There is also serious concern about the appointment to the Commission on the Status of Women, under the auspices of the United States delegation, of a Christian organization which promotes discrimination against LGBT people, defends Russia’s anti-gay “propaganda” law, and consistently opposes women’s rights, all under the guise of “defending the family”.

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3 Responses to Saudi place on UN women’s rights commission “brings our valuable international institutions into disrepute” – IHEU

  1. George Broadhead says:

    Humanist Viewpoint sent to Warwickshire press:

    Misogynist regime elected to UN Commission on women’s rights

    Humanists, including members of the local Humanist group based in Kenilworth, are appalled at the election of Saudi Arabia to the UN Commission on the Status of Women, the UN agency exclusively dedicated to the promotion of gender equality and the empowerment of women.

    Saudi discrimination against women is gross and systematic in law and in practice. Every Saudi woman must have a male guardian who makes all critical decisions on her behalf, controlling a woman’s life from her birth until death. Saudi Arabia also bans women from driving cars. It beggars belief that the UN has chosen the world’s most misogynist regime to be part of a commission promoting women’s rights.

    Humanists agree with the executive director of UN Watch who said: “This is a black day for women’s rights, and for all human rights. The UN has sent a message that women’s rights can be sold out for petro-dollars and politics and it has let down millions of female victims worldwide who look to the world body for protection.”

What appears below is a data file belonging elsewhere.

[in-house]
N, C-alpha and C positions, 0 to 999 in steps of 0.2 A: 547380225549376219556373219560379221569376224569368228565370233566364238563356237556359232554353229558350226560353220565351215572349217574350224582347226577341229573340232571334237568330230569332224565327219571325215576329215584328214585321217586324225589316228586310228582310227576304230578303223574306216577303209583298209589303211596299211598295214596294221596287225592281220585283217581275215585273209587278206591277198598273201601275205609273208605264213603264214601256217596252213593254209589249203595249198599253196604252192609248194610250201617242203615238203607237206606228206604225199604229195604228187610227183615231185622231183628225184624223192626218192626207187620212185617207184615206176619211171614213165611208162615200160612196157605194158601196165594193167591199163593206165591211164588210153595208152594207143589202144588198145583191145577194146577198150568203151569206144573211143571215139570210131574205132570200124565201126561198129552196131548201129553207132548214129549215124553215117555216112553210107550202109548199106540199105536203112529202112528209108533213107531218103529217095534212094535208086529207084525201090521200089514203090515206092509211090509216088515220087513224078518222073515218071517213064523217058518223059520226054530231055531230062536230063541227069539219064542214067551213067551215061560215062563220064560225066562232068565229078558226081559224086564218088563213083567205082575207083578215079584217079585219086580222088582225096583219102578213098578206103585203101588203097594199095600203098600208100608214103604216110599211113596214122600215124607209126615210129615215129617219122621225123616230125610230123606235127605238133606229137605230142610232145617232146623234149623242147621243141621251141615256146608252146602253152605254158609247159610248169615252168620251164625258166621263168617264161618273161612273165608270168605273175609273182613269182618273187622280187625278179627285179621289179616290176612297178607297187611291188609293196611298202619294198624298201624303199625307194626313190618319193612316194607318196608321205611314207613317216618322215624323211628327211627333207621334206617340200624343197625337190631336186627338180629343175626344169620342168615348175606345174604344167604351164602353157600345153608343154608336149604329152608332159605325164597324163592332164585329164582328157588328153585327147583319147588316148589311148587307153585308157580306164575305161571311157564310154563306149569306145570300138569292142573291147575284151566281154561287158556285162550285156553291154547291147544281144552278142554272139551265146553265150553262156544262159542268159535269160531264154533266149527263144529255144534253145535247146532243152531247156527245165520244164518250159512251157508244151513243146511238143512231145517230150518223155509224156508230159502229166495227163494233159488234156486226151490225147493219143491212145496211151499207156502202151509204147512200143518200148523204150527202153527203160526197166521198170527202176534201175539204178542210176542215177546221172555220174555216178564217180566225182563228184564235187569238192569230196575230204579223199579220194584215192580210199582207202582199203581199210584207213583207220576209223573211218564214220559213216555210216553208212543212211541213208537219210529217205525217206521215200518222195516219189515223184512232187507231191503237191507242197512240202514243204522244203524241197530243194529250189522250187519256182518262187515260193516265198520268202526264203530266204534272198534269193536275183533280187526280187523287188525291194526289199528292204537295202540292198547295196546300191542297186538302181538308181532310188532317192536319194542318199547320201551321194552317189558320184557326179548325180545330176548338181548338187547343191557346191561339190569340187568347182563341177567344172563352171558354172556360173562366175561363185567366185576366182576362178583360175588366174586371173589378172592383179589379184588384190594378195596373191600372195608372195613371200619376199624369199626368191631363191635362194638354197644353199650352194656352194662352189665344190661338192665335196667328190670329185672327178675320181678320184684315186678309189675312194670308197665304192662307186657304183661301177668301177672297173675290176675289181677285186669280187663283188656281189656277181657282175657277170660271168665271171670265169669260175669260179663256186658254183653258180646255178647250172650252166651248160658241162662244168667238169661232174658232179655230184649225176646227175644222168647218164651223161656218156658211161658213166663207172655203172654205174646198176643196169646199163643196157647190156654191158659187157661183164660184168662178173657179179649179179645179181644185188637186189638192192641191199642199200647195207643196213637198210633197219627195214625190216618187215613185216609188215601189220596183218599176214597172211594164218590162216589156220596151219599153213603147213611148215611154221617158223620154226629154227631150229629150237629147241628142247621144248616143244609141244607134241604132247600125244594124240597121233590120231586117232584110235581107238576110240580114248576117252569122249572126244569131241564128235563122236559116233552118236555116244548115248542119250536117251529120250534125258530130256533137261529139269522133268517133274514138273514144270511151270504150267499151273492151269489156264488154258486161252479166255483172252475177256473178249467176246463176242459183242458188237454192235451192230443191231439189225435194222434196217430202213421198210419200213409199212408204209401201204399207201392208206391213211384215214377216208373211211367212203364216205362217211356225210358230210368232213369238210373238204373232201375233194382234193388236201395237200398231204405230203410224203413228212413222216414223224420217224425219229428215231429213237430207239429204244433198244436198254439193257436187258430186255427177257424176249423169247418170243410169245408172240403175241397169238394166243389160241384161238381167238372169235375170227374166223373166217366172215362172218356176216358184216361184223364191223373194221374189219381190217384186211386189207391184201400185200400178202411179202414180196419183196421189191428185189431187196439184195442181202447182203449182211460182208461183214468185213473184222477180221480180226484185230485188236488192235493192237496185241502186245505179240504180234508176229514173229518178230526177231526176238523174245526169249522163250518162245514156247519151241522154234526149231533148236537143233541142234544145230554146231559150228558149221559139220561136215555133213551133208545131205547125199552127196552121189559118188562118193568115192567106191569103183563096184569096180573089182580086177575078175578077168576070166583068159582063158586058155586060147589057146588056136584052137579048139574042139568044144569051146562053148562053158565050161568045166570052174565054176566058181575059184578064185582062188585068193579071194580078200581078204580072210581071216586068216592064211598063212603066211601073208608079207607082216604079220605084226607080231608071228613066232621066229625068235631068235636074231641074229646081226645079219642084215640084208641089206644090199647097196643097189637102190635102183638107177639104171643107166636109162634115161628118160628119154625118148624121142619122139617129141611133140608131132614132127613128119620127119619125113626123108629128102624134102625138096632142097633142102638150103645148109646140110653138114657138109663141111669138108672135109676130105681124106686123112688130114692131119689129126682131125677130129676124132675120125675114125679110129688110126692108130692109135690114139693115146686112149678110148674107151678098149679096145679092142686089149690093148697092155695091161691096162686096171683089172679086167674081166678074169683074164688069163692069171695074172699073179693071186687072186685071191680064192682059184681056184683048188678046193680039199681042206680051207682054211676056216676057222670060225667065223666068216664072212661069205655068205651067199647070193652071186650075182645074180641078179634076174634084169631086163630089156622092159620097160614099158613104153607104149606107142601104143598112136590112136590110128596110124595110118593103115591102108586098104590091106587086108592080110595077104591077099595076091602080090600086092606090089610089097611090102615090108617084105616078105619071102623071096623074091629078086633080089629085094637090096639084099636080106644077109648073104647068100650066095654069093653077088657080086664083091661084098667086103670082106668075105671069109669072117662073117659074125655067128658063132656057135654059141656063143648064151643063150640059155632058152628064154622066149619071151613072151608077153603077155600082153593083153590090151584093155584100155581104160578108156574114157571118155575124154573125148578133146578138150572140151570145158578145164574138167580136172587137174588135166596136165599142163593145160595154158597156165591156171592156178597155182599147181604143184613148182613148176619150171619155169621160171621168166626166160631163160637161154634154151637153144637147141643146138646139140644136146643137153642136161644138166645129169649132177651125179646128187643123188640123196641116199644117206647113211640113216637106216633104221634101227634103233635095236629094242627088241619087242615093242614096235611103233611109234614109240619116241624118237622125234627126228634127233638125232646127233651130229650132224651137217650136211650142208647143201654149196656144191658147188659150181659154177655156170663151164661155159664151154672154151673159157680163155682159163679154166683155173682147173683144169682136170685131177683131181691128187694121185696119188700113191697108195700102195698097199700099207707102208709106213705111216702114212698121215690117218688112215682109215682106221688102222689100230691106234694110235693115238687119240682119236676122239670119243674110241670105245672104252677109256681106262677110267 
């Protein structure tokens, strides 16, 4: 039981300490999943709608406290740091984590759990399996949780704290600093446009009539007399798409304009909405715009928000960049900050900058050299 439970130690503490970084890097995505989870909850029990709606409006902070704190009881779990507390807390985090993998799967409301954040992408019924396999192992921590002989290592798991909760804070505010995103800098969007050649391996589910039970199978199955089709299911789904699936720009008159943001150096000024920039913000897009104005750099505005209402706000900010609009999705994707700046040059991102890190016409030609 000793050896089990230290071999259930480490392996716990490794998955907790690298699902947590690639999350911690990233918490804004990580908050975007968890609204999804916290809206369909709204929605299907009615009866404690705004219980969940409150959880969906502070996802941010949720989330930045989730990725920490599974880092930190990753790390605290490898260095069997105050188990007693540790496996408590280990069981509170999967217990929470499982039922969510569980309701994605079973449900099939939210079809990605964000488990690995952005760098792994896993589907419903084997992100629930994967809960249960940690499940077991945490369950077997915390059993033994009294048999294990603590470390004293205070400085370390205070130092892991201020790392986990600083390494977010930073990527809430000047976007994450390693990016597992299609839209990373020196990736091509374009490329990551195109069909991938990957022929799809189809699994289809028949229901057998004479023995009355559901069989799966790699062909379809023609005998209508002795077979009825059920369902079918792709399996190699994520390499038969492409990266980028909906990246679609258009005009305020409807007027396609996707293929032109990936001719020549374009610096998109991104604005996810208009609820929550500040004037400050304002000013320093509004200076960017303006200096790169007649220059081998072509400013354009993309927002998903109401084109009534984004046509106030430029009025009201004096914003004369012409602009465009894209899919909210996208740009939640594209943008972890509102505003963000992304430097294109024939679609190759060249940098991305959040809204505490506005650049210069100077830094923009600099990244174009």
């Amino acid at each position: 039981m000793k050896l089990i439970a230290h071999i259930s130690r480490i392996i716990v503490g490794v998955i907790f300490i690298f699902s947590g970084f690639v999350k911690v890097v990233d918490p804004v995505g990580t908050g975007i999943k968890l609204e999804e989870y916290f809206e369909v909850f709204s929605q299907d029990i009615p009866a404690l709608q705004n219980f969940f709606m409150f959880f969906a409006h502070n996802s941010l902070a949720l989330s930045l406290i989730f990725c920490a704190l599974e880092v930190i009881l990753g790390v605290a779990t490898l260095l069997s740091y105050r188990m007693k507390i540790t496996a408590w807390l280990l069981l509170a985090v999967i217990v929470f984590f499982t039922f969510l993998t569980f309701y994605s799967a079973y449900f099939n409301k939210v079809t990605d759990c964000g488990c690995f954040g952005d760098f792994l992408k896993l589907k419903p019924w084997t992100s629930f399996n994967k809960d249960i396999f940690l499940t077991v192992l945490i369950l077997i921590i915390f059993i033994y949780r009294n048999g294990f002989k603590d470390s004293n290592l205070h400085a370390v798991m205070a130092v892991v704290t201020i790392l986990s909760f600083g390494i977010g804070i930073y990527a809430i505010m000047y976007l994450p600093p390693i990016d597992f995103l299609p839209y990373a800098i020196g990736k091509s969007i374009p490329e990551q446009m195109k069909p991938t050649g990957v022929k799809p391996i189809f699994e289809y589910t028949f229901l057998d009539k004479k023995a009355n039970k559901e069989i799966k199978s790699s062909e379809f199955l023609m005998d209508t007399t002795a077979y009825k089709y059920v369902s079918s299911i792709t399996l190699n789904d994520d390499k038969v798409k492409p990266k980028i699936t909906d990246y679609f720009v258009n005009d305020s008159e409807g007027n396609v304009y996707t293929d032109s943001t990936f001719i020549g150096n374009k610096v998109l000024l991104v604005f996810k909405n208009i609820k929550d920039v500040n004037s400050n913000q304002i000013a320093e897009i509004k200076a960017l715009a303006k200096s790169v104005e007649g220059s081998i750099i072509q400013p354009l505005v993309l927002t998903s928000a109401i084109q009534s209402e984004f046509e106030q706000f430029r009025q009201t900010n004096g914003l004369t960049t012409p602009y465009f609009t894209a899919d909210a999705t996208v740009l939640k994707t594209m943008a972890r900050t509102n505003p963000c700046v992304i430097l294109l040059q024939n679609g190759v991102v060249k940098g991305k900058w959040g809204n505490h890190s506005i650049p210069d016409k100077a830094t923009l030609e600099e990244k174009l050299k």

It should be noted that, in addition to the oppression of women, punishments meted out in this medieval Islamic theocracy are totally barbaric. They include public beheadings, stonings and floggings and, unsurprisingly, have been roundly condemned by organisations such as Amnesty International and Human Rights Watch. There is no freedom of belief so Christians are persecuted and apostates (those who abandon Islam) are executed. In 2014, the Saudi interior ministry issued a royal decree branding all atheists as terrorists.

    Despite all these horrors, Saudi Arabia enjoys friendly relations with the British and other western governments as well as royalty like Prince Charles.

    George Broadhead

    Coventry & Warwickshire Humanists

  2. Brian Nicol says:

    Could it be said that it is encouraging that such misogynistic states are interested in being members? Perhaps it is an opportunity to influence their views and through them of their Government? Or is this naive?

    • IHEU Admin says:

      It may be such an opportunity. And such a reply is common. However, you’re right to feel that simply advocating the everyone-at-the-table-so-we-can-influence-them approach may be naive. It represents a very pro-institutional account and maybe fails to think about wider considerations. For example we must consider:
      – The impression of institutional hypocrisy such appointments send to the world;
      – The impression of betrayal such appointments may send e.g. to activists in those countries trying to highlight the states’s bad record;
      – Is it actually working? (does being a member of such panels actually change policy in those countries?);
      – If there is any positive influence on those states, then critics pointing out the hypocrisy and mismatch in such appointments may be part of the pressure that is brought to bear on them (if no one complains then there’s no reason to change);
      – Do the institutions and state delegations advocate the everyone-at-the-table approach, in part, because it is the status quo and an easier course than getting serious about what membership should mean?;
      – And, assuming it is desirable to have as many states as possible as UN members and taking part in e.g. the General Assembly, this isn’t to say that undiscriminating membership on every panel, commission or smaller body is appropriate, especially where the role of those bodies has a direct practical function which may be undermined by states who lack expertise and principles in that area, or whose record is so bad that the entire endeavor is brought into disrepute.